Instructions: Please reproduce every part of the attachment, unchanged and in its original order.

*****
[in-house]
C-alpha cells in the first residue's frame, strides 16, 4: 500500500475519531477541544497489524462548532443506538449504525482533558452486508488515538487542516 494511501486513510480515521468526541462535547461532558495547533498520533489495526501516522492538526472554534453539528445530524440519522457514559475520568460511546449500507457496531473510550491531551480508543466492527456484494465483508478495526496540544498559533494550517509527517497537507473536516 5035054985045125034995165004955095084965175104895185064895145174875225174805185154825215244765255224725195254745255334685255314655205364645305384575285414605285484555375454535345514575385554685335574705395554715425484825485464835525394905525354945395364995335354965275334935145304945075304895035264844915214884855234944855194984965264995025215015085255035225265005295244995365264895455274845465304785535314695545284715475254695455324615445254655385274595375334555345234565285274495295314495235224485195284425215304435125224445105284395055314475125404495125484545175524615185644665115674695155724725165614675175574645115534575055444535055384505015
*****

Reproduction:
[in-house]
C-alpha cells in the first residue's frame, strides 16, 4: 500500500475519531477541544497489524462548532443506538449504525482533558452486508488515538487542516 494511501486513510480515521468526541462535547461532558495547533498520533489495526501516522492538526472554534453539528445530524440519522457514559475520568460511546449500507457496531473510550491531551480508543466492527456484494465483508478495526496540544498559533494550517509527517497537507473536516 5035054985045125034995165004955095084965175104895185064895145174875225174805185154825215244765255224725195254745255334685255314655205364645305384575285414605285484555375454535345514575385554685335574705395554715425484825485464835525394905525354945395364995335354965275334935145304945075304895035264844915214884855234944855194984965264995025215015085255035225265005295244995365264895455274845465304785535314695545284715475254695455324615445254655385274595375334555345234565285274495295314495235224485195284425215304435125224445105284395055314475125404495125484545175524615185644665115674695155724725165614675175574645115534575055444535055384505015